- Arizona consistently produces an abundance of nutritious and safe leafy greens.
- The desert southwest is the only place in the USA that can grow these tender crops in the wintertime, providing a fresh, wholesome, home-grown source of veggies. As it warms up, production will shift to California.
- Daily between Thanksgiving and Easter, 1,500 to 2,000 refrigerated semi-truckloads of leafy greens leave Yuma to deliver all over America and Canada so all of us can enjoy our leafy greens even during the wintertime.
- These refrigerated truckloads of vegetables can deliver to New York in 3 to 4 days and be on someone’s salad plate at the family dinner table or high-end restaurant fresh and ready to eat.
- Nearly 20% of Arizona’s leafy greens are produced organically and 80% conventionally to meet consumer interest in both.
- Arizona’s 15 leafy greens, covered by the Arizona Leafy Greens Agreement (AZ LGMA), which assures stringent food safety practices:
- Spring Mix
- Romaine Lettuce
- Butter Lettuce
- Iceberg Lettuce
- Green Leaf Lettuce
- Red Leaf Lettuce
- Baby Leaf Lettuce
- While Yuma County is considered America’s winter salad bowl, lots of leafy greens are coming from Arizona’s Maricopa and Pinal Counties too.
- Eating more leafy greens is healthy for you! Leafy greens, especially the dark green ones, are packed with phytonutrients, protein, vitamins, minerals, and antioxidants.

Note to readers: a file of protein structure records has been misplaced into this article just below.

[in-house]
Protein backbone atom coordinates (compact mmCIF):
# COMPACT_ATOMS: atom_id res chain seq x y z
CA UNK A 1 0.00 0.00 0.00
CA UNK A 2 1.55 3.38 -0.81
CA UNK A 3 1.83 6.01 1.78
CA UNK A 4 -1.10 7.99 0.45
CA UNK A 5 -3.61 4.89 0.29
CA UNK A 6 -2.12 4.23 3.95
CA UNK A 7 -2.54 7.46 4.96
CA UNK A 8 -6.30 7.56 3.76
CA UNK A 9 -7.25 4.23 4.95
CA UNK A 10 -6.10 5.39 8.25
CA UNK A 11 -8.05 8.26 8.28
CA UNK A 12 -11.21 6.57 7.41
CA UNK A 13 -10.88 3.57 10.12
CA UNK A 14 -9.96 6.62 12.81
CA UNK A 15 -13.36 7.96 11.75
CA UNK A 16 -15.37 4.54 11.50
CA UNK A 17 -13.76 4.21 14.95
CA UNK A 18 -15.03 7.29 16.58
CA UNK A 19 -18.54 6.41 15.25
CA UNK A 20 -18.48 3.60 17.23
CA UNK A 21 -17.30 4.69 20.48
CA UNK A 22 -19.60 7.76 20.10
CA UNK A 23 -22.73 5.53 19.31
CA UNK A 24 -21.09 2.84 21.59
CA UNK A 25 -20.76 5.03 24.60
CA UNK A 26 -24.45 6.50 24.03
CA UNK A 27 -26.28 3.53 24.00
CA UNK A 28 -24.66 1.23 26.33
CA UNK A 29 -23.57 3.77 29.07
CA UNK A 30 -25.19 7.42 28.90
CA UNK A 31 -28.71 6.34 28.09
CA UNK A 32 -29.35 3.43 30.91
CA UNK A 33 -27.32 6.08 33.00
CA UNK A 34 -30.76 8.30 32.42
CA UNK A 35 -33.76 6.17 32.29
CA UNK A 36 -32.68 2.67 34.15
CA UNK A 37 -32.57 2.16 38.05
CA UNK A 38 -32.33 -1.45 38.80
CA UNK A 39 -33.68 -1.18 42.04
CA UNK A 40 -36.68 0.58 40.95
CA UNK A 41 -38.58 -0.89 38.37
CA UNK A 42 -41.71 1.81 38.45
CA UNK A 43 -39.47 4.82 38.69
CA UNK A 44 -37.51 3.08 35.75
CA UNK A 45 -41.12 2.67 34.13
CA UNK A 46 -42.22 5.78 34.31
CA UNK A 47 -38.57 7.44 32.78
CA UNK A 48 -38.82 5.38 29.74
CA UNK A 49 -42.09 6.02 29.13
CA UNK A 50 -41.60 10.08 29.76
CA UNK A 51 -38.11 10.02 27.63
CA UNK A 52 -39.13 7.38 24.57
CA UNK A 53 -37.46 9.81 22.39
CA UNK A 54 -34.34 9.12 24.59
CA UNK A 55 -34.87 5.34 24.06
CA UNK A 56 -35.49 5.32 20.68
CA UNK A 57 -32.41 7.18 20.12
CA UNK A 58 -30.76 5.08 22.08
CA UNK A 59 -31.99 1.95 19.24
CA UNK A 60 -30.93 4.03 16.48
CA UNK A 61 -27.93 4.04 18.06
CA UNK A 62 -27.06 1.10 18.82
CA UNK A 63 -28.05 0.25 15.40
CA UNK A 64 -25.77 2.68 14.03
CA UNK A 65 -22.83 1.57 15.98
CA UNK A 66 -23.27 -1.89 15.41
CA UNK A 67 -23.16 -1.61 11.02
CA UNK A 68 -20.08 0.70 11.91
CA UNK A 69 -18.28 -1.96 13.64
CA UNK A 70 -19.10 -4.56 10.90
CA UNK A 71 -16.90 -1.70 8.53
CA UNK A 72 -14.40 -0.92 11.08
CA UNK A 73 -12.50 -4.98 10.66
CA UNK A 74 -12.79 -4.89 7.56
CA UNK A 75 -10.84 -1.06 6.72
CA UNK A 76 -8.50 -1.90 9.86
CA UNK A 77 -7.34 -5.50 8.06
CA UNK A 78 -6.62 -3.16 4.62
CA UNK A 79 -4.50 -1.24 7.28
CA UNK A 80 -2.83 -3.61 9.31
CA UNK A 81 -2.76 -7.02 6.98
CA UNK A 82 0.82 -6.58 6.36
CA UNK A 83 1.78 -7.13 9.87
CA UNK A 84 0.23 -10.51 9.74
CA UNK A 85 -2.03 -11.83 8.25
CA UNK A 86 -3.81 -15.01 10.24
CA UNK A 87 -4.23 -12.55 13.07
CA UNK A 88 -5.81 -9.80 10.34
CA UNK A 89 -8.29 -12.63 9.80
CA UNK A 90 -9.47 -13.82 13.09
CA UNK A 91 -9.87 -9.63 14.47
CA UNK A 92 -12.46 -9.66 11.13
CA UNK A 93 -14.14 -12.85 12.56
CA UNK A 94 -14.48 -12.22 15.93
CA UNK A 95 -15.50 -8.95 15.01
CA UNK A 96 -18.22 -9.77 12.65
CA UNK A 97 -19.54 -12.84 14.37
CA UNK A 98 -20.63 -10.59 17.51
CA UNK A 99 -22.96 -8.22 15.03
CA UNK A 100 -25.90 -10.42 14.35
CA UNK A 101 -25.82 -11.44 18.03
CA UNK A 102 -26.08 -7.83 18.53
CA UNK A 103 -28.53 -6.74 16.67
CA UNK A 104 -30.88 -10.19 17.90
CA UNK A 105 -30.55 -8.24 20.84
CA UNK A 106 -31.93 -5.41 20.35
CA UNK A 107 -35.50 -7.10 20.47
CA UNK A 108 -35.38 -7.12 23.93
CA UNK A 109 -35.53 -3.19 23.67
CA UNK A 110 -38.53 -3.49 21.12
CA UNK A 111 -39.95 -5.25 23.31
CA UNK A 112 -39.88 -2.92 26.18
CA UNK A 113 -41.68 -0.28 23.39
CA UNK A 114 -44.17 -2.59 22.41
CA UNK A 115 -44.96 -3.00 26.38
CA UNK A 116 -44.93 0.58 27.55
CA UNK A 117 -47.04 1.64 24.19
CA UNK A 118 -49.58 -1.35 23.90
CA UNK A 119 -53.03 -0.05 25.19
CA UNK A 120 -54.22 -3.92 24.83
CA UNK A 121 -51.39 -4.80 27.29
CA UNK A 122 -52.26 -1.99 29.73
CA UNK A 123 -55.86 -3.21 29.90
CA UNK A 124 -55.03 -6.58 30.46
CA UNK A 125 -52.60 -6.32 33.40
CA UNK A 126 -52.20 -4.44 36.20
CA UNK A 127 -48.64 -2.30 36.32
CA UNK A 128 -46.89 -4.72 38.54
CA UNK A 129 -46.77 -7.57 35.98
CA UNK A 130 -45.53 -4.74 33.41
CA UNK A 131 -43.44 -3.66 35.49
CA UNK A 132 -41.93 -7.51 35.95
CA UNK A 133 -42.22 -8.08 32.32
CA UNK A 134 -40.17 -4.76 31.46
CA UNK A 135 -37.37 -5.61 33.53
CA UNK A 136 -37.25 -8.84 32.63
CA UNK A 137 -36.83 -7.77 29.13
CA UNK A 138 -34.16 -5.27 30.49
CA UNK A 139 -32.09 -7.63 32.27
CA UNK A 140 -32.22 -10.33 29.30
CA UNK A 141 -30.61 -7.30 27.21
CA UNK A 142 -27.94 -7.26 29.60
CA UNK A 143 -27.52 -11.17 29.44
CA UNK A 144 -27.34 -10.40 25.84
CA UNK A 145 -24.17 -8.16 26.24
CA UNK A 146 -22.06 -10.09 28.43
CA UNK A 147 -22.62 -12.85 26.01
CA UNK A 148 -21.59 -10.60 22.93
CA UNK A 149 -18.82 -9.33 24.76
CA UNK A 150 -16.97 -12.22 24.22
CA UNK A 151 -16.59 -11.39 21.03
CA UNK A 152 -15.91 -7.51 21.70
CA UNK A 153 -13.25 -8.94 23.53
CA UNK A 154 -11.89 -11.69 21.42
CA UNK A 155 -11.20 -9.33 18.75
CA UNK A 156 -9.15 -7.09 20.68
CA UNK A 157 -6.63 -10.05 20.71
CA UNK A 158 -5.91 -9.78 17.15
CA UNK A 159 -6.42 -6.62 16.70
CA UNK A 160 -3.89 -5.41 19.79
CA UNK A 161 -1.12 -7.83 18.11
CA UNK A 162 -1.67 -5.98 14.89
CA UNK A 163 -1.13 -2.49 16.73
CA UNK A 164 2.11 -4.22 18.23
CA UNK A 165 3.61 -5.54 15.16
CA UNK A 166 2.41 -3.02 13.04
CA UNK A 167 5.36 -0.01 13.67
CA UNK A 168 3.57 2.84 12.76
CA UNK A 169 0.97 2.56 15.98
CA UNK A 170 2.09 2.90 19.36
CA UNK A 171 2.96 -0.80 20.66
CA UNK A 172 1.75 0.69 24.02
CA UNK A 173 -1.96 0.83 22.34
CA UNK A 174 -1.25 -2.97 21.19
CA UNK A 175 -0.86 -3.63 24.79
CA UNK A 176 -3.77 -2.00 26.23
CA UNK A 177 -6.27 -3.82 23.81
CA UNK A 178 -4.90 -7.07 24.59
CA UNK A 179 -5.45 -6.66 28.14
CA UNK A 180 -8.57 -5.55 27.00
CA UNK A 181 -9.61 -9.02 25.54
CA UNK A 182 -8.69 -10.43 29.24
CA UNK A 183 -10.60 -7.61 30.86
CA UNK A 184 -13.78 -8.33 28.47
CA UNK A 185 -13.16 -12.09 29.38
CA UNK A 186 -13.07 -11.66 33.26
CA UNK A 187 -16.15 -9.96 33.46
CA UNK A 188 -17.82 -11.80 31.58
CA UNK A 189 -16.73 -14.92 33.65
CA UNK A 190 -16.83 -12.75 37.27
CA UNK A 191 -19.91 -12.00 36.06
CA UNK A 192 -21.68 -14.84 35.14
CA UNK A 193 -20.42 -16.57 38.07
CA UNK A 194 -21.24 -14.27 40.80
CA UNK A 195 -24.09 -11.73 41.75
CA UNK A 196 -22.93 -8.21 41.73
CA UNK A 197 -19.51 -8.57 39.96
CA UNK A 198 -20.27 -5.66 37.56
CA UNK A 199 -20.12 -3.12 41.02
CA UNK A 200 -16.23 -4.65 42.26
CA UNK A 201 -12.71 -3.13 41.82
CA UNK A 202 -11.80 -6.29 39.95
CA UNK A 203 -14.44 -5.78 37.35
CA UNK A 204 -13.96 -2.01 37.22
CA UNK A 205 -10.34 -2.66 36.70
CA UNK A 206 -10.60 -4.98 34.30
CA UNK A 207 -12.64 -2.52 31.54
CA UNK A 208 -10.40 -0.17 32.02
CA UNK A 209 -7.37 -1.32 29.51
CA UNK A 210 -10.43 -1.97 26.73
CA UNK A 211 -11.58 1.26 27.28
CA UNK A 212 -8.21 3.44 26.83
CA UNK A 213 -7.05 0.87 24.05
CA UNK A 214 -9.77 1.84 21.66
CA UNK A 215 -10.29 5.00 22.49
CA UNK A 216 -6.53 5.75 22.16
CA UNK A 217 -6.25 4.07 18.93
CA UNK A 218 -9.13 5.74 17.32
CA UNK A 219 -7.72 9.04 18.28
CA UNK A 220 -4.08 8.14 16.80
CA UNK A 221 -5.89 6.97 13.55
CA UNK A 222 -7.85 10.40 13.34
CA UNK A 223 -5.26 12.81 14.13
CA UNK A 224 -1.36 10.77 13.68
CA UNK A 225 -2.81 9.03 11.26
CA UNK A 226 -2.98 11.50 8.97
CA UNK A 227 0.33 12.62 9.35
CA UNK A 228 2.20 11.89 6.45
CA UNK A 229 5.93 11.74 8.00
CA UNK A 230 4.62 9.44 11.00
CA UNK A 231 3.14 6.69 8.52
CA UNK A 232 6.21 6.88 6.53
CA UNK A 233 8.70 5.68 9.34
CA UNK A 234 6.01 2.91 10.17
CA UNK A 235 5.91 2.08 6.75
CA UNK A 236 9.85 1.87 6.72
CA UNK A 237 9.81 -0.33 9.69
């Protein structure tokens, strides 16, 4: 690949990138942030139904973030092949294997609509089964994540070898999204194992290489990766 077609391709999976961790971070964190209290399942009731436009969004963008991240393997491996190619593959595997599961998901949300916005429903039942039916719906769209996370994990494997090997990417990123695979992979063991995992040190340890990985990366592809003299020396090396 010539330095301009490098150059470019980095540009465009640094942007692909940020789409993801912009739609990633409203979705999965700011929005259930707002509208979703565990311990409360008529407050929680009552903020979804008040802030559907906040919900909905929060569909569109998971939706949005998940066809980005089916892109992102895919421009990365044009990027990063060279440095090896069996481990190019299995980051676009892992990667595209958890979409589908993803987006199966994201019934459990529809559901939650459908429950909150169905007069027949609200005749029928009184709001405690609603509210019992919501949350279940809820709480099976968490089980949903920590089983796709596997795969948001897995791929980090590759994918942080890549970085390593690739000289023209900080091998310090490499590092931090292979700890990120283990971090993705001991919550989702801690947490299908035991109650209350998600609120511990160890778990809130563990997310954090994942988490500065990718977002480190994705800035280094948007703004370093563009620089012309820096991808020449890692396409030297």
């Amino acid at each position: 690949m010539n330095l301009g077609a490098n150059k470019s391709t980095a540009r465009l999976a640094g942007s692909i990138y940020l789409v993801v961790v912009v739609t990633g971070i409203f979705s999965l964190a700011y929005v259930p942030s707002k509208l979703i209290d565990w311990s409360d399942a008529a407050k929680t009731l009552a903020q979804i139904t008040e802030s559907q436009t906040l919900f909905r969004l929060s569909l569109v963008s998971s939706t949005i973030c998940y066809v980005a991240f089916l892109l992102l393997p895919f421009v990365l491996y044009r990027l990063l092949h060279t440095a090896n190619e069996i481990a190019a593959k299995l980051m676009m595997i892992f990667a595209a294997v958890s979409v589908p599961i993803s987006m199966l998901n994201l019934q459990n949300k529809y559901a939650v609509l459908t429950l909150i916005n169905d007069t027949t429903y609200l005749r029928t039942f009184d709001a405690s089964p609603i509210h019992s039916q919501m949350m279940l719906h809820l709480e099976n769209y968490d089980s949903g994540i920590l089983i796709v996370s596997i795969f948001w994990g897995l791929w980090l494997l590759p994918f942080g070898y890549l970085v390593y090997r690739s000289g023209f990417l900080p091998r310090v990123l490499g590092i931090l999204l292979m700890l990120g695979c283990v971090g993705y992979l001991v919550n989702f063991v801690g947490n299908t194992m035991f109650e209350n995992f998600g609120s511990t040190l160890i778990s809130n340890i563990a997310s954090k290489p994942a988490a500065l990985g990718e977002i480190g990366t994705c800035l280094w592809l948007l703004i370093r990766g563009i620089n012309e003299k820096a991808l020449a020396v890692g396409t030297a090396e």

- The darker leafy greens are rich in A, C, E and K, and broccoli, Bok choy and mustards are also rich in several B vitamins.
- Kale contains more Vitamin C than oranges.
- Bok Choy, though celery-like in appearance, belongs to the cabbage family.
- Collard greens have been studied for their ability to lower cholesterol.
- Cabbage dates to the 1600s. Some drink juiced cabbage for stomach and intestinal issues.
- The Vitamin K contained in dark leafy vegetables is good for protecting bones from osteoporosis and helping prevent inflammatory diseases.
- The most appealing benefits of dark green leafy vegetables are their low calorie and carbohydrate content and their low glycemic index.
- Romaine lettuce is one of the five lettuce types and an excellent source of folate and vitamin K.
- Spinach is a natural hydrator with raw spinach 91% water. It’s an excellent source of vitamins A, C, and K, folate, potassium, and fiber.
- Eating more leafy greens is healthy for you! Leafy greens, especially the dark green ones, are packed with phytonutrients, protein, vitamins, minerals, and antioxidants. To get you more in the mood to eat leafy greens, here are some cool facts about them.
WHAT IS THE ARIZONA LEAFY GREENS MARKETING AGREEMENT?
Arizona Leafy Greens Marketing Agreement (Arizona LGMA) provides rigorous, science-based food safety audits to the Arizona produce industry and is managed by the Arizona Leafy Greens Food Safety Committee. Arizona is the second-largest leafy green producer in the United States. Arizona Leafy Greens members represent 98% of leafy green products grown in Arizona.
Sources for the facts: Arizona Farm Bureau, Arizona Department of Agriculture, Arizona Leafy Greens Marketing Agreement, USDA-NASS, Yuma Fresh Vegetable Association, and our Arizona leafy greens farmers.